Wednesday, October 27, 2010

homecoming

When I got to the barn for breakfast tubs Monday morning, after being away for 5 days, I was greeted by six sets of equine ears all perked in my direction. Even the pony, who is not always willing to show his affection, was at a stall door with eyes and ears glued to me.

I spent a few moments with each one, saying hello, making sure they were all okay. They all got their hooves trimmed while I was gone (a first!) and I'd read the notes but wanted to see their feet. Everyone is improved, and Salina, on a new diet and protocol, had gotten a really good trim because she was limber enough to lift both front feet so he could get at them the usual way. (when her knees are stiff, he trims her hooves in a sawdusty area with the feet on the ground - it works surprisingly well, but he can't get a good view from below to check sole and balance)

After breakfast tubs, they were all eating hay, and I took the wheelbarrow out to the paddock to do some mucking. It was overcast and lovely, with deeply gray skies and fall color beginning to pop. There was a small breeze. Mucking the paddock is a very grounding activity for me, and I wanted to get back into the November Hill routine.

After only a moment of mucking, I was joined by the Big Bay, who left his hay behind to come walk with me as I made my way along the paddock. I stopped and took a minute to rub him down with both hands. His winter coat is in now, and he feels so soft and warm. After the rub-down, he walked to the gate to the back field and looked back, inviting me to join him there.

We walked back together. He munched on a few acorns, and I mucked a few piles. We stood looking into the forest. I'm sure he was looking at something specific, but I just let my eyes go soft and enjoyed the big view, letting this place sink in deep, trusting him to alert me if anything needed attending to.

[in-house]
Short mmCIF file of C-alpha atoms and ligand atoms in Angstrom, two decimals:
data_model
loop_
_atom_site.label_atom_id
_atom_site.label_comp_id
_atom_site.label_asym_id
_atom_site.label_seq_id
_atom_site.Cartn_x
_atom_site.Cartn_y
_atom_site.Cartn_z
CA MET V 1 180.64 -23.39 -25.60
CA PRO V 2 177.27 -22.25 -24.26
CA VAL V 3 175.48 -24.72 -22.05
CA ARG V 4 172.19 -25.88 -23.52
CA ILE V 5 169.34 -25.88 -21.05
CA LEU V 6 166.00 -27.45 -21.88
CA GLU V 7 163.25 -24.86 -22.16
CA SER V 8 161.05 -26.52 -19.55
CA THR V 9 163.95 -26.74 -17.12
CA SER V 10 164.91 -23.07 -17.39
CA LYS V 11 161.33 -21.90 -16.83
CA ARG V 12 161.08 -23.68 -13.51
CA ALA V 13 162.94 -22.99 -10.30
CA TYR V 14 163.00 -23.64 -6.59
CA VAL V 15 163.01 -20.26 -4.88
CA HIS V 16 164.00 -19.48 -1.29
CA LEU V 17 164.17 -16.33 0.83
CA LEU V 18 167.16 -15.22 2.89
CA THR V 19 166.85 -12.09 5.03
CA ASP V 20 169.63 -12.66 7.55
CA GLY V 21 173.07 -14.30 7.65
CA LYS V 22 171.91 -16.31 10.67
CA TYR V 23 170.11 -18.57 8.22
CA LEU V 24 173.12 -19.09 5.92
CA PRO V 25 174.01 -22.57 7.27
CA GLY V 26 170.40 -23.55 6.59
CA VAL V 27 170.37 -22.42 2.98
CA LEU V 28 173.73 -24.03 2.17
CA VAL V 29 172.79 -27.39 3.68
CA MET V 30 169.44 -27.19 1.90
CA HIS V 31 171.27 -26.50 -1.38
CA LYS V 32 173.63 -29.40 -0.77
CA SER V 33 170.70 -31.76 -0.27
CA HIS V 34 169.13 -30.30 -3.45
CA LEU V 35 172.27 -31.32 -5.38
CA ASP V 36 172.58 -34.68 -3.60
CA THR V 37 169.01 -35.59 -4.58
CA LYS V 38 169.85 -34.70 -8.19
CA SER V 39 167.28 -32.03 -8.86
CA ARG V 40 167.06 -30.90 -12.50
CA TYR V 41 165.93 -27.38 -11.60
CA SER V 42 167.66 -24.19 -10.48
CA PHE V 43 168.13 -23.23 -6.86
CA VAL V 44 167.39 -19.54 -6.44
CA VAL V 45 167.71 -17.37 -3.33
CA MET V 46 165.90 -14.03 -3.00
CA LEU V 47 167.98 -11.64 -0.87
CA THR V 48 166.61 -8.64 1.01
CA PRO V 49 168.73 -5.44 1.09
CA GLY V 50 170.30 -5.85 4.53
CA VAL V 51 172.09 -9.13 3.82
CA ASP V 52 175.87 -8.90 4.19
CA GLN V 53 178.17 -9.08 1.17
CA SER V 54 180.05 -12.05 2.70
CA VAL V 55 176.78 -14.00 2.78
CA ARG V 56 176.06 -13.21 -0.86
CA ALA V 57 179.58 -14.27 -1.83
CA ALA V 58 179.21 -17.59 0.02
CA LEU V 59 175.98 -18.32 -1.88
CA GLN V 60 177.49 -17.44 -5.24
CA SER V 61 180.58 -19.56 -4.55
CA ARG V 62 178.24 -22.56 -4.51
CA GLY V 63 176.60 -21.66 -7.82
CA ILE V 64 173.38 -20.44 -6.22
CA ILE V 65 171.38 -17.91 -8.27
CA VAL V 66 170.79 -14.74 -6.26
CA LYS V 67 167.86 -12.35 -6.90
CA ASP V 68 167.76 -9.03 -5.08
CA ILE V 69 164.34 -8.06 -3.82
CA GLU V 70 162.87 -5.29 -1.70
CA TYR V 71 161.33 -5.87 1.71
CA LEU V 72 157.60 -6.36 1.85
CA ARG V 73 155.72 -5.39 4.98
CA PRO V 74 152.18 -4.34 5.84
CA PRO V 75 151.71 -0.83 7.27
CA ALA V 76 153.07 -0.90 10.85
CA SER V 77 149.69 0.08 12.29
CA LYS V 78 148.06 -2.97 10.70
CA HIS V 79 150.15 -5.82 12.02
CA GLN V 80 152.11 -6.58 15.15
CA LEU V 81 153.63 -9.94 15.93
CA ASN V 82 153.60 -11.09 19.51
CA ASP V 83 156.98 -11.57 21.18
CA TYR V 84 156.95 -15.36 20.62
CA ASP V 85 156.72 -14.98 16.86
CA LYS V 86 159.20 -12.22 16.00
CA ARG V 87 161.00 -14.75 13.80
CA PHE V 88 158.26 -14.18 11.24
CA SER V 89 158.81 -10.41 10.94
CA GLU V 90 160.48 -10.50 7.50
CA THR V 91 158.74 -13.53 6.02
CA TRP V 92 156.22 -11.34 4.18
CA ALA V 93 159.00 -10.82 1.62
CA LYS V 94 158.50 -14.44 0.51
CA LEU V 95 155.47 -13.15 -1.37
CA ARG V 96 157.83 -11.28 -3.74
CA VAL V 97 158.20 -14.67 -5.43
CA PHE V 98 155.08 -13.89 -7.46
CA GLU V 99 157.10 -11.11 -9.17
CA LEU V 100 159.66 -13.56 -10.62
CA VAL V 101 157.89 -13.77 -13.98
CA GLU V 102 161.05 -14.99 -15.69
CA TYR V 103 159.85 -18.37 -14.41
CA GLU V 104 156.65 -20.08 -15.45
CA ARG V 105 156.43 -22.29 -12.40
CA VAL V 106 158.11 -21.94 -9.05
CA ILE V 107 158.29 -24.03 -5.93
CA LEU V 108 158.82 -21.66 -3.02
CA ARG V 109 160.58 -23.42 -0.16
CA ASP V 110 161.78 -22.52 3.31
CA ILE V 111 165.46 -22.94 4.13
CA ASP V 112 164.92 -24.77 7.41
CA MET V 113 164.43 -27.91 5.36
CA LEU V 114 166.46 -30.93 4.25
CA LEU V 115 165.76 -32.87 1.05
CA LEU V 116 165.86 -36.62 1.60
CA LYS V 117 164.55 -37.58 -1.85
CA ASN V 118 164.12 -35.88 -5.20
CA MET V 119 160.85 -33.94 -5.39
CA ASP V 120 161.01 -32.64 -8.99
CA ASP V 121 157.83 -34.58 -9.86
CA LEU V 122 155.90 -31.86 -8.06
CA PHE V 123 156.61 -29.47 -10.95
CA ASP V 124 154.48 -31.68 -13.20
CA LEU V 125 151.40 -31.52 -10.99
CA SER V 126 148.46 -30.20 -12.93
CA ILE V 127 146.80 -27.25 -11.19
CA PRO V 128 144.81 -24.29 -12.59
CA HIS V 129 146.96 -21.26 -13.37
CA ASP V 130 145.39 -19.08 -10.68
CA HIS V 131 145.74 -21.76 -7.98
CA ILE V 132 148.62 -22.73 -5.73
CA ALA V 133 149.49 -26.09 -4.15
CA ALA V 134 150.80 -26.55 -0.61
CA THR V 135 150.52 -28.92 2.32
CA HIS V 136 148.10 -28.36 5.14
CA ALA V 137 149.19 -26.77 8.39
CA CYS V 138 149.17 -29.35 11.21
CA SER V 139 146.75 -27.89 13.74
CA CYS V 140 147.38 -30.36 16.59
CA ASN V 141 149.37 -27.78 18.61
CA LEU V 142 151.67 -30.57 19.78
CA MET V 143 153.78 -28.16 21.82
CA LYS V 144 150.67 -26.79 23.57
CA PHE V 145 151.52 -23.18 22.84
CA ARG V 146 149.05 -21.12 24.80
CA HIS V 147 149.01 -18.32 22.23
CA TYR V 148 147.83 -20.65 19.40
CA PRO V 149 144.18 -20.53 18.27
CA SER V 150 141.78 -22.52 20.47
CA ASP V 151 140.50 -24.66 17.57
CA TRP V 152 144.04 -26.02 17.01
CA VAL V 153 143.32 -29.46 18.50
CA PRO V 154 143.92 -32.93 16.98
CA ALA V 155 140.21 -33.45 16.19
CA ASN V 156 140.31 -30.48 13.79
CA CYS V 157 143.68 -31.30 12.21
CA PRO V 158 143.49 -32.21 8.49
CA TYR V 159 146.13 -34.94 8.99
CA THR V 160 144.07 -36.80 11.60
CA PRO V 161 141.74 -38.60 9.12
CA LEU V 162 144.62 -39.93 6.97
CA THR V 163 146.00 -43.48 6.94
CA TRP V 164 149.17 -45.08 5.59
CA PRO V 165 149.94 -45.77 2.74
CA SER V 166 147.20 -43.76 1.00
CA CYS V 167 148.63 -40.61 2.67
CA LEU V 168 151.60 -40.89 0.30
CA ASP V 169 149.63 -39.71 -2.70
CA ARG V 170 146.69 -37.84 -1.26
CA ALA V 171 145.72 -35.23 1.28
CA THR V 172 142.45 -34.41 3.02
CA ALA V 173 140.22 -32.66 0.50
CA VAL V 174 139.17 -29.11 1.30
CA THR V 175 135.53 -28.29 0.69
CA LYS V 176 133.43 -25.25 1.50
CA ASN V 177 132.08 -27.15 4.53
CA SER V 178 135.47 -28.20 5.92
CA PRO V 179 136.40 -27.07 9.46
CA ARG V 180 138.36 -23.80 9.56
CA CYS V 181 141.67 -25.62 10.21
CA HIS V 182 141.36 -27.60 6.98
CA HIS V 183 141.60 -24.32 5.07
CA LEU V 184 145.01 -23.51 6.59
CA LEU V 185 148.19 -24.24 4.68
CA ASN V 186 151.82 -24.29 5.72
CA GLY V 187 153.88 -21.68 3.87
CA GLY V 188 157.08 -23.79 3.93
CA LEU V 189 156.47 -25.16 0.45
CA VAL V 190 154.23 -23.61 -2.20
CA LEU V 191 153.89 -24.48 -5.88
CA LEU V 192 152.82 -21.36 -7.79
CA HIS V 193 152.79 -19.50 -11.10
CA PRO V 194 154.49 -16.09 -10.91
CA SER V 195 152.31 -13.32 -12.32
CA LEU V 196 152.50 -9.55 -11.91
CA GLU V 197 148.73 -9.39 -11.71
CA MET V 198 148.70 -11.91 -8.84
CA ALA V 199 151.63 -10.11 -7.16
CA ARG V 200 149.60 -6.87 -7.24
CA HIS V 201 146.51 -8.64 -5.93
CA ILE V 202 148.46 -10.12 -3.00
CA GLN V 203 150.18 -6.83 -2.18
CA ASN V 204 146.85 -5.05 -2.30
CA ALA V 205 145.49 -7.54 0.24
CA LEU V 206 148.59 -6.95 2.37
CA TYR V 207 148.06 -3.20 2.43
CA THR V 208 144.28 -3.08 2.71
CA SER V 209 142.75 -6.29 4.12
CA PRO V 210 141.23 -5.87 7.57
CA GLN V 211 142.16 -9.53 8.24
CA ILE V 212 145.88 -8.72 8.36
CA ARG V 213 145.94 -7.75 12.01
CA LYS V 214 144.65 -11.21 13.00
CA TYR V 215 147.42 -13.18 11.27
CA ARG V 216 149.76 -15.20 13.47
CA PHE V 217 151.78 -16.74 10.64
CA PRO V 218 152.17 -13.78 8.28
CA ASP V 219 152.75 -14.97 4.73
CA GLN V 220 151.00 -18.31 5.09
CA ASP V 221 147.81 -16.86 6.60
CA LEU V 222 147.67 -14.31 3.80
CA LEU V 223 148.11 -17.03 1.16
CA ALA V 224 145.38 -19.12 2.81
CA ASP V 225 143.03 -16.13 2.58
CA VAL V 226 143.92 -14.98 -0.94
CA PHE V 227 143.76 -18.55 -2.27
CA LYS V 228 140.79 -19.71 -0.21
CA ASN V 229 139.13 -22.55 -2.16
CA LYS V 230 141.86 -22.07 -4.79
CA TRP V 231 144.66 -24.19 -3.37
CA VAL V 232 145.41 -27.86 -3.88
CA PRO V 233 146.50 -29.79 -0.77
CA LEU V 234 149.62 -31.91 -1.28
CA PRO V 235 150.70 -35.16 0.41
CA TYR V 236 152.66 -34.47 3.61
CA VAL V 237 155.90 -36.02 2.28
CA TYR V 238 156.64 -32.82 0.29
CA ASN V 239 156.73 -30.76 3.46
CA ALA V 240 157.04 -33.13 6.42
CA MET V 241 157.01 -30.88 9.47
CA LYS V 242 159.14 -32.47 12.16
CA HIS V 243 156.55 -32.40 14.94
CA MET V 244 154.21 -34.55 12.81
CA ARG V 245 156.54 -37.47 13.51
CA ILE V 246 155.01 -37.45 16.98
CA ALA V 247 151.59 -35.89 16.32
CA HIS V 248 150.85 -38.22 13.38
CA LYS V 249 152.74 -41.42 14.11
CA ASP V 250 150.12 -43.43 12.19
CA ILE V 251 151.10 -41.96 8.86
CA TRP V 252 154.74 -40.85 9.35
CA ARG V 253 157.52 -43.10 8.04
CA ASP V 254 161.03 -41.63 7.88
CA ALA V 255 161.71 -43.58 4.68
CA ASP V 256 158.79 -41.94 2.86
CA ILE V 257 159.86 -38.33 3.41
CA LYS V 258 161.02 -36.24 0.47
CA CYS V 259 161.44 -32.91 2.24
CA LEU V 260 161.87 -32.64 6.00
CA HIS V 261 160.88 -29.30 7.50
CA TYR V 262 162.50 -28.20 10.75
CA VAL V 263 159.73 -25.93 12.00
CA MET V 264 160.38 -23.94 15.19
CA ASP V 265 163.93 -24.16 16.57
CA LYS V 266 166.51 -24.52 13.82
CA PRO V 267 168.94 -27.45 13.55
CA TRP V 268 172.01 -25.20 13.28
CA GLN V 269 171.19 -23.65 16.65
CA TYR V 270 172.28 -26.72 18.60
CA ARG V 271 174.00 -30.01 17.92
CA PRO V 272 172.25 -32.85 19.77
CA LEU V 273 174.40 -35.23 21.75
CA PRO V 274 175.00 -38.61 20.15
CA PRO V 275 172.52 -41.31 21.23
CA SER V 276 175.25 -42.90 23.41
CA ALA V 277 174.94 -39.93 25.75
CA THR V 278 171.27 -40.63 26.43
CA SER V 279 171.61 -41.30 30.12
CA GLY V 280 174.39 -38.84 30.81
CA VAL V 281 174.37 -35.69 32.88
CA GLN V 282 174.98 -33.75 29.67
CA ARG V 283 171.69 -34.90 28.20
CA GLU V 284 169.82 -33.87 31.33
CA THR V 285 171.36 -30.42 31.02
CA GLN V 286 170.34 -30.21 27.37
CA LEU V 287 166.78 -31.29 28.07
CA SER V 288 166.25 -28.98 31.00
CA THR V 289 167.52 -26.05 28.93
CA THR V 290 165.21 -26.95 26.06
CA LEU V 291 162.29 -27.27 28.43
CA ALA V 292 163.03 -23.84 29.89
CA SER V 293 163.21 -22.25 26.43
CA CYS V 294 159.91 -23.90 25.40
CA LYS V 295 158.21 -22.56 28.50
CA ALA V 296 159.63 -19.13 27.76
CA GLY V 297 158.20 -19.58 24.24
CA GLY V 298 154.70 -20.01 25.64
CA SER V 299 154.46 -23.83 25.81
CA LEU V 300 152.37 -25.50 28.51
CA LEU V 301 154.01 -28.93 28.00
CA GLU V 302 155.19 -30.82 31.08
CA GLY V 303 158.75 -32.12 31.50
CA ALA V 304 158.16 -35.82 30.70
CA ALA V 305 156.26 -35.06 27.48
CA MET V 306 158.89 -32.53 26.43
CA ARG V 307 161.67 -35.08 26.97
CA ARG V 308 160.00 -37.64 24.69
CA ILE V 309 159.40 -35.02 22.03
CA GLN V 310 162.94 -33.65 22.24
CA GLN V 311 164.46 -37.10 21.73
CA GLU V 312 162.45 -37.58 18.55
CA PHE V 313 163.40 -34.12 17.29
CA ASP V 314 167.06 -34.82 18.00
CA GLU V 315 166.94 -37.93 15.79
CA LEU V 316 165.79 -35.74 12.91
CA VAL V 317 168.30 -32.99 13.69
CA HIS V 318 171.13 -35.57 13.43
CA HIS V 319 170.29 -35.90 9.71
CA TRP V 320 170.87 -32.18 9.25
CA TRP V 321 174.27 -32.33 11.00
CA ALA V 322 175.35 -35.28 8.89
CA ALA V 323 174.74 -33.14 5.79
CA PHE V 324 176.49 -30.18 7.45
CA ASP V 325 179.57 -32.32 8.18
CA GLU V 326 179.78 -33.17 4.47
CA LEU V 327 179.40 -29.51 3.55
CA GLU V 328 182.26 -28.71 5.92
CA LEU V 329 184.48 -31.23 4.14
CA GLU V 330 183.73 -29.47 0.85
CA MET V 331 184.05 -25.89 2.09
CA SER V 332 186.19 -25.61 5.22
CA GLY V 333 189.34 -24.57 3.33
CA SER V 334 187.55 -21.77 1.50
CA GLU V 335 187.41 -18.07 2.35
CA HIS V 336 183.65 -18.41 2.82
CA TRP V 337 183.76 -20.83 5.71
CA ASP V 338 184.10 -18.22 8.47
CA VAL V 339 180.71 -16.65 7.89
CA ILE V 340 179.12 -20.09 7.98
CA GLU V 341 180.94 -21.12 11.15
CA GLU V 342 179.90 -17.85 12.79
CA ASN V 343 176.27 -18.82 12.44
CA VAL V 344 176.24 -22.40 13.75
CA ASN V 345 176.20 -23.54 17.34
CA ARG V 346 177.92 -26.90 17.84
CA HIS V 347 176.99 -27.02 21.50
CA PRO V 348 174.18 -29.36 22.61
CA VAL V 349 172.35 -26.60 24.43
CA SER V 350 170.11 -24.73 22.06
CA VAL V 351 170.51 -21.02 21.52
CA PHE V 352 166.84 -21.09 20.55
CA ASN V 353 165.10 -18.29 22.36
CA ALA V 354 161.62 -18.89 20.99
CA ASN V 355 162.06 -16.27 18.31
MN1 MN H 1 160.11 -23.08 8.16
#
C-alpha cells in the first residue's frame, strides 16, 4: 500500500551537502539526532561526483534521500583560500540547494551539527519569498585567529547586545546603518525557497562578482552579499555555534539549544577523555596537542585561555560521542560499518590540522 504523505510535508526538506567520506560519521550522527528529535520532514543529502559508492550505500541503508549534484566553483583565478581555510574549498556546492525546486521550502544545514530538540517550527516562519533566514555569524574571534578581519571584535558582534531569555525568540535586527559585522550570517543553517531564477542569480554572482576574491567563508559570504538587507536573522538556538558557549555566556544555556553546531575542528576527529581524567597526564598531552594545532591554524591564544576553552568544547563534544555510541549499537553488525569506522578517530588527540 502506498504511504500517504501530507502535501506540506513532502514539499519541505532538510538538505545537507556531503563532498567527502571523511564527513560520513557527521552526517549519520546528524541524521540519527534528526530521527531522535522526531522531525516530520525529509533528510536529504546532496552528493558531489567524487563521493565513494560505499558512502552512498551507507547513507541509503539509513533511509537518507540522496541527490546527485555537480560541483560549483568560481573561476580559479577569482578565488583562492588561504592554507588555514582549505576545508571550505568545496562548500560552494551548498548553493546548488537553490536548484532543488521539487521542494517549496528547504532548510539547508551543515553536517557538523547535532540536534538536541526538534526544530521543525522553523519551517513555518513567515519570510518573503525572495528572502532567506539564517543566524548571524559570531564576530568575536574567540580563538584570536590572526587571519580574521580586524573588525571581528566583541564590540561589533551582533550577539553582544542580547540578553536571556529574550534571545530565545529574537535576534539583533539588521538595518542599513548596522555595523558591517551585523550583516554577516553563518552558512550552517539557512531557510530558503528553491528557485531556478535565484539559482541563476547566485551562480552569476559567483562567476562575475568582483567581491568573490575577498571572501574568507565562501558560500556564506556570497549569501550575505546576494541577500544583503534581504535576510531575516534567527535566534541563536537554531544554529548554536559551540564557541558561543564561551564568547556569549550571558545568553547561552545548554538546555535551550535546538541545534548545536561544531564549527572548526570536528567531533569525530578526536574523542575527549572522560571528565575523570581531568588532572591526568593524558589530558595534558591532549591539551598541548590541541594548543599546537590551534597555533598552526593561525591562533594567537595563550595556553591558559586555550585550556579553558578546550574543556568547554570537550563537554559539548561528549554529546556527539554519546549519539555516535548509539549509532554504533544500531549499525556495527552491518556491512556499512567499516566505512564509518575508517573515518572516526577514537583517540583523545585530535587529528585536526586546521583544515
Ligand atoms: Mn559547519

After a few minutes, it started to rain. At first it was a light rain and it felt good, but then it got harder, and Keil Bay looked at me as if to say, "I'm glad you're home but I'm not standing in the rain with you!"

And after a moment he sauntered back to the paddock and into his stall.

I stayed out for another minute, remembering a Native American ritual I read about a few years back. You go to a mountain and offer up your dream, and then you wait. When it rains, it's a sign that the mountain has accepted your dream and is raining it back down onto you so the dream can come true.

On the back slope of November Hill, my innermost thought was that I was happy to be home with the horses, and that I hope to have many many years of being with them just the way I was right that moment with Keil Bay.

What a wonderful and immediate affirmation I received with that soft and then heavier rain. There is no greater gift than living this dream of living with horses I love.

Sometimes we need to go away to remember, and celebrate, the blessing of coming home again.

6 comments:

Kate said...

Lovely - thank you!

Grey Horse Matters said...

Beautiful sentiments capturing your feelings. They must all be so happy you are home with them.

Dougie Donk said...

Lovely image of mountain giving back your dream, which I will hold onto for future use.

Not right now tho' - temp. in my part of Scotland was minus 6 Celsius on Monday morning & since then it has been endless sheet rain.

Time to follow the Big Bay's example & beat a hasty retreat!

billie said...

Kate, you're most welcome!

billie said...

Arlene, I think they are. I'm sure Keil Bay is.

billie said...

D, oh my - that's a different sort of rain altogether, isn't it? We had a big storm last night, although not the cold. We were under a tornado watch most of yesterday.